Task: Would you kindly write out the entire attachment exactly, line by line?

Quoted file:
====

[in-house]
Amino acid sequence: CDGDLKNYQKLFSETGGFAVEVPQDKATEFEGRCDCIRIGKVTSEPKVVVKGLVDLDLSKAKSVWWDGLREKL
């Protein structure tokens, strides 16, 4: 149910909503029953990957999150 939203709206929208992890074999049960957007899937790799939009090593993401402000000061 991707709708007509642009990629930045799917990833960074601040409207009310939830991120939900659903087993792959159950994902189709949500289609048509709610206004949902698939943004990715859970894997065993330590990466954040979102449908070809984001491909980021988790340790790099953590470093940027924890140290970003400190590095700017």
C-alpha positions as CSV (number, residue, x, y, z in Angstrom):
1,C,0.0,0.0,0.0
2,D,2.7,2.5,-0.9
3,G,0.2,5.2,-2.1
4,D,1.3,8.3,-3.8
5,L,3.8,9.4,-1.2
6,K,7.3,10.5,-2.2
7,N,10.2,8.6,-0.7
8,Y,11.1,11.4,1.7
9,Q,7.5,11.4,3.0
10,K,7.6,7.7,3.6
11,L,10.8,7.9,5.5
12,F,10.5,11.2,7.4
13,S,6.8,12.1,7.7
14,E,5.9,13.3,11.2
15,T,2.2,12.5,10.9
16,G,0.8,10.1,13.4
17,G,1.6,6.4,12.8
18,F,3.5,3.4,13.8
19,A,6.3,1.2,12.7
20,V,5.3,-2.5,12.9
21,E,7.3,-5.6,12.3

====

[in-house]
Amino acid sequence: CDGDLKNYQKLFSETGGFAVEVPQDKATEFEGRCDCIRIGKVTSEPKVVVKGLVDLDLSKAKSVWWDGLREKL
């Protein structure tokens, strides 16, 4: 149910909503029953990957999150 939203709206929208992890074999049960957007899937790799939009090593993401402000000061 991707709708007509642009990629930045799917990833960074601040409207009310939830991120939900659903087993792959159950994902189709949500289609048509709610206004949902698939943004990715859970894997065993330590990466954040979102449908070809984001491909980021988790340790790099953590470093940027924890140290970003400190590095700017």
C-alpha positions as CSV (number, residue, x, y, z in Angstrom):
1,C,0.0,0.0,0.0
2,D,2.7,2.5,-0.9
3,G,0.2,5.2,-2.1
4,D,1.3,8.3,-3.8
5,L,3.8,9.4,-1.2
6,K,7.3,10.5,-2.2
7,N,10.2,8.6,-0.7
8,Y,11.1,11.4,1.7
9,Q,7.5,11.4,3.0
10,K,7.6,7.7,3.6
11,L,10.8,7.9,5.5
12,F,10.5,11.2,7.4
13,S,6.8,12.1,7.7
14,E,5.9,13.3,11.2
15,T,2.2,12.5,10.9
16,G,0.8,10.1,13.4
17,G,1.6,6.4,12.8
18,F,3.5,3.4,13.8
19,A,6.3,1.2,12.7
20,V,5.3,-2.5,12.9
21,E,7.3,-5.6,12.3